A model of care developed by the Department of Psychiatry at LSU Health Sciences Center New Orleans School of Medicine to provide mental health services after the Deepwater Horizon Gulf Oil Spill reduced both mental health and general medical symptoms. The novel approach embedded psychiatrists, psychologists, social workers and telemedicine resources into primary care clinics in the most affected areas. This new model can be used in communities at risk for disasters and rural communities with limited mental health resources. The initiative is featured in the March 2014 issue of the journal, Psychiatric Services, now available online.
"After researching existing models of care nationally, we found none fully adaptable to the postdisaster needs of close-knit, rural communities with inadequate availability of mental health resources," notes Dr. Howard Osofsky, Professor and Chair of Psychiatry at LSU Health Sciences Center New Orleans School of Medicine. "So, we integrated behavioral health with primary care to build sustainable services along with community resilience. This was especially important given the limited resources and the increase in mental disorders the Gulf Oil Spill compounded in communities still recovering from Hurricane Katrina."
The mental health surveillance conducted by the LSUHSC Department of Psychiatry in communities highly affected by the oil spill from the fall of 2010 through 2012 found even greater increases in psychiatric symptoms than indicated by the Centers for Disease Control and Prevention. Symptoms included those of posttraumatic stress disorder (PTSD), depression and generalized anxiety disorder. Additionally, residents reported increases in physical symptoms.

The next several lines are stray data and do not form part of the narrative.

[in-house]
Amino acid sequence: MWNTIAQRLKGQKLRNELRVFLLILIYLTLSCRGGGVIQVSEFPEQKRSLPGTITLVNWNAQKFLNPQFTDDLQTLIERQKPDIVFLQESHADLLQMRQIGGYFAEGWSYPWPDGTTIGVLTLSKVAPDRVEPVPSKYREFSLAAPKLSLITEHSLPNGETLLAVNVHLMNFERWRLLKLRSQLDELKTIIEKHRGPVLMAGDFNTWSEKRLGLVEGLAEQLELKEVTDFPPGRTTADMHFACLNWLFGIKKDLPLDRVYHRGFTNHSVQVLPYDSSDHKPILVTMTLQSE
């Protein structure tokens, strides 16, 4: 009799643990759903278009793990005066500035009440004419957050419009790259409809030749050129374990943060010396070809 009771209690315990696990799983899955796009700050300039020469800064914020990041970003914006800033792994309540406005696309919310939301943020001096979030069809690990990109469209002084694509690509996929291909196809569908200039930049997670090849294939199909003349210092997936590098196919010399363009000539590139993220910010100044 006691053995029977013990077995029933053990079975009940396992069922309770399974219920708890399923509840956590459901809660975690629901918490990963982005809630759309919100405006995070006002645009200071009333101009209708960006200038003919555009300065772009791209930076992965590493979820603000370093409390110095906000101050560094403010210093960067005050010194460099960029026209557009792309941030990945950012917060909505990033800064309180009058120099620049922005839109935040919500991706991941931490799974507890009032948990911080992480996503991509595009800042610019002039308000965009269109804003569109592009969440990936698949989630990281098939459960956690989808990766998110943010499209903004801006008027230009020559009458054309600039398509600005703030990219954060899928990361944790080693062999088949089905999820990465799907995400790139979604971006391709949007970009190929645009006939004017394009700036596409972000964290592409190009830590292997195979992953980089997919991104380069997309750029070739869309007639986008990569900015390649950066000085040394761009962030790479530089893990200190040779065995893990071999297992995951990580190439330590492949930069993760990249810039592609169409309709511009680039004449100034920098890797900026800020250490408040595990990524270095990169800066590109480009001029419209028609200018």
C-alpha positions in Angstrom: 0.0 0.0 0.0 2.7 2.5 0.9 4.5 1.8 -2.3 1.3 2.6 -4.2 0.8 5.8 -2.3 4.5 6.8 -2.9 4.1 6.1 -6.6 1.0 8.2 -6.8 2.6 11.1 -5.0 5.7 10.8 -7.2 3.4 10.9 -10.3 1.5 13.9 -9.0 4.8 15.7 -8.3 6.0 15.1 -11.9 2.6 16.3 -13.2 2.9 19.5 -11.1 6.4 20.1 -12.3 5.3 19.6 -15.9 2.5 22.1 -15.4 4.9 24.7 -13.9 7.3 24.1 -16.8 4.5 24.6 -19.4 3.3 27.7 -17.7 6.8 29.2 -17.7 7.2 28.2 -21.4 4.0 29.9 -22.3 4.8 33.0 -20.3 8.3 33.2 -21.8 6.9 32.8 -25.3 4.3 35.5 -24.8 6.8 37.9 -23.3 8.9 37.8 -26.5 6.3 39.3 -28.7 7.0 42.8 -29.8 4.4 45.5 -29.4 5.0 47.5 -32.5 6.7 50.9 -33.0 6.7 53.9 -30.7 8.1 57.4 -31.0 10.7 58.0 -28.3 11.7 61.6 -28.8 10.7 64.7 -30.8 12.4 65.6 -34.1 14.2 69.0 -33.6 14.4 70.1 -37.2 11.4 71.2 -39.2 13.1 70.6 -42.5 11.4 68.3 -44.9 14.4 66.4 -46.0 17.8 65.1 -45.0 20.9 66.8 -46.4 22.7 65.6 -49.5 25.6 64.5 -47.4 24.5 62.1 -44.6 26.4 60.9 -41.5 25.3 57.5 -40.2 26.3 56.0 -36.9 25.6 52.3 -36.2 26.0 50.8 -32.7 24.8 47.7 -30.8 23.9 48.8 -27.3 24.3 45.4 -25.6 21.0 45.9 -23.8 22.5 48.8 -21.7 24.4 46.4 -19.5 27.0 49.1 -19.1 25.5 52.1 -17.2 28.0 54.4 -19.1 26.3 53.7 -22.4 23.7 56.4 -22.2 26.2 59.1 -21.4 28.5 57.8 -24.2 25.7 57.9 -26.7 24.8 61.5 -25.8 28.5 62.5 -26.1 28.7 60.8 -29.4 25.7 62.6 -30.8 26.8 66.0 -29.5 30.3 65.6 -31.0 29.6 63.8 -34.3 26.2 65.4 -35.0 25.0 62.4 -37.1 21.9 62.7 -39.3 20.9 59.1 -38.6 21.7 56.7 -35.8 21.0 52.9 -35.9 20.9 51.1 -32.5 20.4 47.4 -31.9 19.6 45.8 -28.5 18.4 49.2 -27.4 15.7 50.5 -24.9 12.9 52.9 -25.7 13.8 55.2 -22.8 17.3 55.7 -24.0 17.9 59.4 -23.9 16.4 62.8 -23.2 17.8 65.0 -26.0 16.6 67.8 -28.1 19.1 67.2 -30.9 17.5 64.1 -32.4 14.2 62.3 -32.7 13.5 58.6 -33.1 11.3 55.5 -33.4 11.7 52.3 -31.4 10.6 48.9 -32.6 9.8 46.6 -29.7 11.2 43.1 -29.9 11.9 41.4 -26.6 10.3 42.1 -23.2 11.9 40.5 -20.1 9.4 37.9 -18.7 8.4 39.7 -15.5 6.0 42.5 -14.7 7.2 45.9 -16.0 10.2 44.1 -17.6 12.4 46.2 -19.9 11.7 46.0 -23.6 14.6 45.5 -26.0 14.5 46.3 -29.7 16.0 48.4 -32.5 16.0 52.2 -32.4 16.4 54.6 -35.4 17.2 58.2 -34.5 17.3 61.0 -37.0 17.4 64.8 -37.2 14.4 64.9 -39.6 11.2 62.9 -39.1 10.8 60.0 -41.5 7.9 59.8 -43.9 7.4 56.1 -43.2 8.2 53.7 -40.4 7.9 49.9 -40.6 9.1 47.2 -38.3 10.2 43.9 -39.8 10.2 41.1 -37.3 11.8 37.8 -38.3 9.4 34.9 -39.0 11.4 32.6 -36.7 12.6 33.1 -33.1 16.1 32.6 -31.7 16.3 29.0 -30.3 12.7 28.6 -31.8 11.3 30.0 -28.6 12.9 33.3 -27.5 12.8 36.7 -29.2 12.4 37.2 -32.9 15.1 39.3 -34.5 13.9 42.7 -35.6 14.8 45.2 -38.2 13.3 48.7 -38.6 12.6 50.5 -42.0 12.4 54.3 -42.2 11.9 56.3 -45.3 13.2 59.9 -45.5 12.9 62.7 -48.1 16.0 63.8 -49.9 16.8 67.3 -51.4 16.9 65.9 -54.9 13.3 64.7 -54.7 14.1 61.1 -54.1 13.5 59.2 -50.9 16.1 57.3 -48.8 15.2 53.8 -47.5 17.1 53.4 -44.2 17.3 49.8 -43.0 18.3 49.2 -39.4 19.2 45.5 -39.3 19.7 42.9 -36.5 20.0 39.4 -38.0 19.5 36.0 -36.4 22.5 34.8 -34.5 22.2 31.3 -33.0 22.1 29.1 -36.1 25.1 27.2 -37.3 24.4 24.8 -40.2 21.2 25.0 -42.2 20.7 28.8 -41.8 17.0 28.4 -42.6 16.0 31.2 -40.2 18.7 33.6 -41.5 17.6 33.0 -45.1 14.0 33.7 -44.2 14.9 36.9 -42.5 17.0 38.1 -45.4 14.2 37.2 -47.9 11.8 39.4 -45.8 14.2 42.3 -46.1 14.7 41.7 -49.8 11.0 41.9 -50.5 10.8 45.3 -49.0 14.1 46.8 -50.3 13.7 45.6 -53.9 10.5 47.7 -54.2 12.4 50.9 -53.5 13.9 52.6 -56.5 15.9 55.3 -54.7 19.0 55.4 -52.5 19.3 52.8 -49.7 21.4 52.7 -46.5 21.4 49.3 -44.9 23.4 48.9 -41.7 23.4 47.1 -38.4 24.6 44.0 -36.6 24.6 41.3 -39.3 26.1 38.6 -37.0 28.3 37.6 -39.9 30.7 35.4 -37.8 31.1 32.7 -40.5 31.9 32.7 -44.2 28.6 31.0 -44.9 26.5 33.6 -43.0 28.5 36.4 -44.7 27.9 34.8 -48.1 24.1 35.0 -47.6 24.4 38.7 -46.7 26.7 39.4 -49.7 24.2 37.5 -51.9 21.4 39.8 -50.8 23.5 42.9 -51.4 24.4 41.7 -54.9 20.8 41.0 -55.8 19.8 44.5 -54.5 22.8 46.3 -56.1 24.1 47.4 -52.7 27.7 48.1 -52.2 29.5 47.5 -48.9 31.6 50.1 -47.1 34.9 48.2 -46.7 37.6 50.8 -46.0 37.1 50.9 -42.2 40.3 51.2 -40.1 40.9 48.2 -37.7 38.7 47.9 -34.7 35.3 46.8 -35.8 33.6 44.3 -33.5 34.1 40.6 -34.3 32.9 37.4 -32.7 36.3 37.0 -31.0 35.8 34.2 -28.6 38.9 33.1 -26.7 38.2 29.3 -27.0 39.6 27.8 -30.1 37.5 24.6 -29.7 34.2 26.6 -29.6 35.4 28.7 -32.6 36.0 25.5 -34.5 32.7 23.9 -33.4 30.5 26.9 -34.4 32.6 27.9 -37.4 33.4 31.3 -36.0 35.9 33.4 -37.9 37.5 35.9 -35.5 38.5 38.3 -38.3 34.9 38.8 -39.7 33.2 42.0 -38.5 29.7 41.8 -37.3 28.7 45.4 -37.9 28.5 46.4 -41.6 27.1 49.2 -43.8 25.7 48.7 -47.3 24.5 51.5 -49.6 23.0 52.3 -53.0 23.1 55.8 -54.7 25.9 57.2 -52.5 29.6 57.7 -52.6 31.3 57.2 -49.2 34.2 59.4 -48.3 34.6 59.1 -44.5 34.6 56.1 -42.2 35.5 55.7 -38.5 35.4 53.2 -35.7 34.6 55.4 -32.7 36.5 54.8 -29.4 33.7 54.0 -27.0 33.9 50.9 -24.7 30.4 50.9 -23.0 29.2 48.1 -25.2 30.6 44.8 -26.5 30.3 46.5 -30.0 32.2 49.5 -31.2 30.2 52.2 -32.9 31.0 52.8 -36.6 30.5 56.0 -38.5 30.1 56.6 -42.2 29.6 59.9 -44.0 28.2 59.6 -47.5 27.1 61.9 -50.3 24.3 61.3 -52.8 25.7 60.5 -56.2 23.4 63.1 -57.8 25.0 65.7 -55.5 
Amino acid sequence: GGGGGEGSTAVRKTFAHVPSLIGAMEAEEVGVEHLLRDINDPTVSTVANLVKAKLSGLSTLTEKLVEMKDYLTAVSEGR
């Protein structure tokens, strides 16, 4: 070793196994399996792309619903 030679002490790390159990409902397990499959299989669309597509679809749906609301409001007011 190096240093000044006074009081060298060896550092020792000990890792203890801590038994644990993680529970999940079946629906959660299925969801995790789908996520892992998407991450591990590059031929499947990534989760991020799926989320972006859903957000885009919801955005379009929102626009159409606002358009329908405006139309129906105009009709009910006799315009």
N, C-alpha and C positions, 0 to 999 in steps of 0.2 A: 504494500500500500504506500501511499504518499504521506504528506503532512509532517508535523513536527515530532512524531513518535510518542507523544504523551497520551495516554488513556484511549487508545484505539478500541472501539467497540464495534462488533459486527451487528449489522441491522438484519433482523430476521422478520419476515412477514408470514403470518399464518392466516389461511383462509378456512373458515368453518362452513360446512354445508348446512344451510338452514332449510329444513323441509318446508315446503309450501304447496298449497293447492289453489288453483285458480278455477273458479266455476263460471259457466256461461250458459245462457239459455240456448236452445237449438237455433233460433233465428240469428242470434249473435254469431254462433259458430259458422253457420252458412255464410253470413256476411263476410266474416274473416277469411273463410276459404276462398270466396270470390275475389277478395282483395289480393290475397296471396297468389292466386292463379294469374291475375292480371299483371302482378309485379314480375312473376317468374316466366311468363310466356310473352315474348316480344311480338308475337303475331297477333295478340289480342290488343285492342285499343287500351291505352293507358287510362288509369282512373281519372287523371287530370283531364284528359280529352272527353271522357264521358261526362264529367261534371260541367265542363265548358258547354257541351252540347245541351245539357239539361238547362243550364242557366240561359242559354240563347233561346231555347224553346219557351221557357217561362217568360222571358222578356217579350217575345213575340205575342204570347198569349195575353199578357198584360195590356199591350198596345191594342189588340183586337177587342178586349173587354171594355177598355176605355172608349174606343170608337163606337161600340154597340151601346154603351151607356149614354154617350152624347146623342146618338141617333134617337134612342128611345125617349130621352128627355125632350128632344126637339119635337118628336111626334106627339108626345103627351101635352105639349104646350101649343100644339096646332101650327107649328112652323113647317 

Part of the Gulf Region Health Outreach Program funded by the Deepwater Horizon Medical Benefits Class Action Settlement, LSUHSC, with input from stakeholders, provides services in clinics, schools and communities. The model of integrative behavioral health in primary care clinics is based upon a team approach with centralized care management to coordinate the field efforts of the mental health specialists, extended by the use of telemedicine. A network of care tailored to the individual needs of each clinic and provider supports behavioral health screening, acute and emergency care, as well as ongoing treatment. Real-time emergency evaluations of patients are conducted during clinic hours, and telemedicine consultations are conducted 24 hours a day, seven days a week.
"It's an interprofessional stepped-care collaborative where primary care providers can treat behavioral health issues in regular consultation with mental health professionals and clinical decision support," says Dr. Osofsky. "However, if the behavioral health problem is outside of the comfort level of the primary care provider, treatment is managed by direct assessment by the mental health professional along with on-site and telemedicine care."
The five primary care clinics currently being served refer a total of 50 to 75 new patients a week to the team; the numbers will increase in 2014 with the addition of clinics in affected areas that are being rebuilt.
Significant decreases in psychiatric symptoms were found at the one-month follow-up with further declines at the three-month follow-up. General medical symptoms have also shown significant improvement.
In addition to Dr. Osofsky, coauthors at LSU Health Sciences Center New Orleans include Dr. Joy Osofsky, Professor or Pediatrics and Psychiatry, and Dr. John Wells, Assistant Professor of Psychiatry, along with Dr. Carl Weems at the University of New Orleans.
"These efforts have resulted in fewer hospitalizations and barriers to care, and they provide the highest-quality mental health care, with continuity between primary care providers and specialist mental health clinicians" concludes Dr. Osofsky.
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